^{1}, Claudius Gros

^{1}and André Schuelein

^{2}

### Abstract

Conserved dynamical systems are generally considered to be critical. We study a class of critical routing models, equivalent to random maps, which can be solved rigorously in the thermodynamic limit. The information flow is conserved for these routing models and governed by cyclic attractors. We consider two classes of information flow, Markovian routing without memory and vertex routing involving a one-step routing memory. Investigating the respective cycle length distributions for complete graphs, we find log corrections to power-law scaling for the mean cycle length, as a function of the number of vertices, and a sub-polynomial growth for the overall number of cycles. When observing experimentally a real-world dynamical system one normally samples stochastically its phase space. The number and the length of the attractors are then weighted by the size of their respective basins of attraction. This situation is equivalent, for theory studies, to “on the fly” generation of the dynamical transition probabilities. For the case of vertex routing models, we find in this case power law scaling for the weighted average length of attractors, for both conserved routing models. These results show that the critical dynamical systems are generically not scale-invariant but may show power-law scaling when sampled stochastically. It is hence important to distinguish between intrinsic properties of a critical dynamical system and its behavior that one would observe when randomly probing its phase space.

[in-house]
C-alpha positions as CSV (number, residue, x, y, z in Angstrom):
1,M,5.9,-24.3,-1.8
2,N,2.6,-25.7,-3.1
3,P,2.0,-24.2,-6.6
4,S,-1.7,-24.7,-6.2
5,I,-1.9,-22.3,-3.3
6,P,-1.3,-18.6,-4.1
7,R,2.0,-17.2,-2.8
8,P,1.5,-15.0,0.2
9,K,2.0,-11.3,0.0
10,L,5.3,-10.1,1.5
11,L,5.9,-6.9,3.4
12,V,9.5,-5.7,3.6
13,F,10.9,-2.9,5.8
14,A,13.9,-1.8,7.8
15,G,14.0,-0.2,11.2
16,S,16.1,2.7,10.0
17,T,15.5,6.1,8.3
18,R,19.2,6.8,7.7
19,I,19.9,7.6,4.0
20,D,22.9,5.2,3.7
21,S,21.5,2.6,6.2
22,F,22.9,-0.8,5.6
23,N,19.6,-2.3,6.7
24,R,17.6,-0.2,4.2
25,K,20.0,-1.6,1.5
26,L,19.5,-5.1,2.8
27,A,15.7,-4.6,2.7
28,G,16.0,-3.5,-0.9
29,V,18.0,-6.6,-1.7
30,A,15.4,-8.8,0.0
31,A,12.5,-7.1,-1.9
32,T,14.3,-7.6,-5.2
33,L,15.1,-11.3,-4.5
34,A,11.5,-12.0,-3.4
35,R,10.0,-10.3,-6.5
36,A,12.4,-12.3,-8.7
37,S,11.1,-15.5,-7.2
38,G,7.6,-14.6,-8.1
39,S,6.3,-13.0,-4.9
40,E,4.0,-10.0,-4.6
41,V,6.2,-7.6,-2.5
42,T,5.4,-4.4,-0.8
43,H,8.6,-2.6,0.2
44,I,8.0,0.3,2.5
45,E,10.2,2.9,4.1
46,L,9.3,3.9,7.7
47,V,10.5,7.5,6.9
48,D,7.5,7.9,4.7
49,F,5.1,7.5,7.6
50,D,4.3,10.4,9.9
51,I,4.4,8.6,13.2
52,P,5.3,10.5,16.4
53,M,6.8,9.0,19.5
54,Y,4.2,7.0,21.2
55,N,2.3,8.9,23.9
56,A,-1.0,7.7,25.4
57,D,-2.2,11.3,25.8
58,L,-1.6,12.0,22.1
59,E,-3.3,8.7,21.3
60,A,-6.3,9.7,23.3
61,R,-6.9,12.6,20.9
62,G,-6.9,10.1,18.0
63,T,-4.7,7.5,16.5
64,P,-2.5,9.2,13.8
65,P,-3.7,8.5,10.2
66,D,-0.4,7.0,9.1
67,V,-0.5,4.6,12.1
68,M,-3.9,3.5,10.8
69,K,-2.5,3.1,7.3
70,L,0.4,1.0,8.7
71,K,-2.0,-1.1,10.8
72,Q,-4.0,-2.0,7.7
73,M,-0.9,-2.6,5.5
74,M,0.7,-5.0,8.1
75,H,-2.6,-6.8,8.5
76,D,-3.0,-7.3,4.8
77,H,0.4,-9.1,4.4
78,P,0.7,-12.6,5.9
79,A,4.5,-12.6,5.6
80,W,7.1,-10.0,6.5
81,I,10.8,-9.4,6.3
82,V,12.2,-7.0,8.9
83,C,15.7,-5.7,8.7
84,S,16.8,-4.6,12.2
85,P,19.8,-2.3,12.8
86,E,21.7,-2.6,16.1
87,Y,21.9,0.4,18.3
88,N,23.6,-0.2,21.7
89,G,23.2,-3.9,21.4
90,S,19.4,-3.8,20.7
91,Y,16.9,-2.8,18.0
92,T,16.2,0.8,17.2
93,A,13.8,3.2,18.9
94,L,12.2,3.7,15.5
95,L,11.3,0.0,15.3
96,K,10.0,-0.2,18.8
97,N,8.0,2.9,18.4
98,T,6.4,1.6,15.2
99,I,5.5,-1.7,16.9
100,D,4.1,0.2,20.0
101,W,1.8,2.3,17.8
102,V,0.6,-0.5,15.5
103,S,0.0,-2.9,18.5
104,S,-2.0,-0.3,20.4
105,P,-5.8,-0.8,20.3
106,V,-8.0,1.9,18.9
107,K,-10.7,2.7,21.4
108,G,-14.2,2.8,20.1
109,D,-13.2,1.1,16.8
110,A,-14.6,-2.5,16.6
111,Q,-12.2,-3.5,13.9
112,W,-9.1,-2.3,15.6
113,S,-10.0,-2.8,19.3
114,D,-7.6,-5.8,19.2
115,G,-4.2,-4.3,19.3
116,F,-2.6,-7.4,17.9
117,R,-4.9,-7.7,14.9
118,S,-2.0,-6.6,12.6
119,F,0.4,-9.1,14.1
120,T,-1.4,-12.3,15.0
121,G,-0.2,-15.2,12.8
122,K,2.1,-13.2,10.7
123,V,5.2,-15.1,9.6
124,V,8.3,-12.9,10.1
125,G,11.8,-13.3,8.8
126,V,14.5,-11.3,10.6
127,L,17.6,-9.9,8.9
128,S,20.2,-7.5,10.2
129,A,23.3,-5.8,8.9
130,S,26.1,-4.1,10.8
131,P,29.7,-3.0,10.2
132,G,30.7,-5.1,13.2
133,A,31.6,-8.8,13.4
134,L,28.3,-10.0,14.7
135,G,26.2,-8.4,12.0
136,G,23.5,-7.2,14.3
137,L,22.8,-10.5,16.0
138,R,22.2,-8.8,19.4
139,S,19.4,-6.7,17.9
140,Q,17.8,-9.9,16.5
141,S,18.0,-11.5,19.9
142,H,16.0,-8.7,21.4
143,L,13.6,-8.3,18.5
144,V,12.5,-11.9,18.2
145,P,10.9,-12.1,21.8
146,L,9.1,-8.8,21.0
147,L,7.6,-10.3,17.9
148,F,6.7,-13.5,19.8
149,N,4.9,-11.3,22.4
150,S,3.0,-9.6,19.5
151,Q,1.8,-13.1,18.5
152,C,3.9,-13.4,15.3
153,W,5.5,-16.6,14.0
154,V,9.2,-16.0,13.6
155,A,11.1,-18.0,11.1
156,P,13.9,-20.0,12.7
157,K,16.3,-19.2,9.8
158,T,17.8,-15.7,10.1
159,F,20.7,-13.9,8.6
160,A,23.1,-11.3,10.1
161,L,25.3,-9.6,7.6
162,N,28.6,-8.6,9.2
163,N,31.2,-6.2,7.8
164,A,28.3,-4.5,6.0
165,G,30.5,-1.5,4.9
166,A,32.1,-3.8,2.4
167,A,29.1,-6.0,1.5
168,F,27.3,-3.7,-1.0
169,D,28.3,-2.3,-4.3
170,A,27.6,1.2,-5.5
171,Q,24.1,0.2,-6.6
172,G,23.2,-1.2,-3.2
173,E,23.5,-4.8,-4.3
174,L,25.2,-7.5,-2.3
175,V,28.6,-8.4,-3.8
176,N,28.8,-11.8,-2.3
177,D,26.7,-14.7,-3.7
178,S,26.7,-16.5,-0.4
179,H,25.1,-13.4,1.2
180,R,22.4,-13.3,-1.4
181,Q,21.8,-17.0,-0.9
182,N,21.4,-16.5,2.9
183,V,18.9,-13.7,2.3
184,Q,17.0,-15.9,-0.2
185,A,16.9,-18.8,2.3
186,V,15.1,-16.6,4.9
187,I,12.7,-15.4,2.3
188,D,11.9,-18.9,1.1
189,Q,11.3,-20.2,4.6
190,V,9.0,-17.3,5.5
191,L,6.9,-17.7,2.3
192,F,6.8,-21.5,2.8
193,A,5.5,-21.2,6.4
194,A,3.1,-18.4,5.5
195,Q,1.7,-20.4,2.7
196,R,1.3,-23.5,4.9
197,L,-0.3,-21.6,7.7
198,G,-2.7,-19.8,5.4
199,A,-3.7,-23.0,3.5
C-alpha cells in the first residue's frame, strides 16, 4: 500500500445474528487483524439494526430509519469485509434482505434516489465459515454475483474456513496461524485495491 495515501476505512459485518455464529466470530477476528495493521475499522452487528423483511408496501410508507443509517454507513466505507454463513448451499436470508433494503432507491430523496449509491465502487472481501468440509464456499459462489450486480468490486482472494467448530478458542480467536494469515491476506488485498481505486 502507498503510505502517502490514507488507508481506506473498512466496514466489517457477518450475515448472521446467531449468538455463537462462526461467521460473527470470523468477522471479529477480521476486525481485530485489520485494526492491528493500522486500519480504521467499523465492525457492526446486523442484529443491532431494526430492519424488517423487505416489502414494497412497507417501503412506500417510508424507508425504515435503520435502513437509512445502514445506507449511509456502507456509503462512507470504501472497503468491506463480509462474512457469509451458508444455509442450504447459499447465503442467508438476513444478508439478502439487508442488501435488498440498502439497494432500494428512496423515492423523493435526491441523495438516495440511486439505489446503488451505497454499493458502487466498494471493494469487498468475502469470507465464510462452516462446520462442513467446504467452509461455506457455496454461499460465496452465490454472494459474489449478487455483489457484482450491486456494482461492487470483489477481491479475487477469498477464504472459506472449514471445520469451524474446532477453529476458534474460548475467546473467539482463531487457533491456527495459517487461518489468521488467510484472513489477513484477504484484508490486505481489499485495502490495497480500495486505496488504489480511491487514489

Power law scaling is observed in many real-world phenomena, like neural avalanches in the brain. In statistical physics, all critical systems, at the point of a second-order phase transition, show power law scaling. Power law scaling is hence commonly attributed to criticality, but it is an open question to which extend this relation is satisfied for complex dynamical systems. There is, in addition, a difference between the distribution an observer may be able to sample and the exact properties of the underlying dynamical system. An observer will sample in general the number and the size of attractors as weighted by size of their respective basins of attraction. Here, we investigate the critical models for information routing and show that the number and the length of attractors does not obey power law scaling, while, on the other hand, an external observer, sampling the weighted distribution, would find power law scaling. Hence when drawing conclusions from experimentally observed power law scaling one needs to take into account the implicitly employed sampling procedures.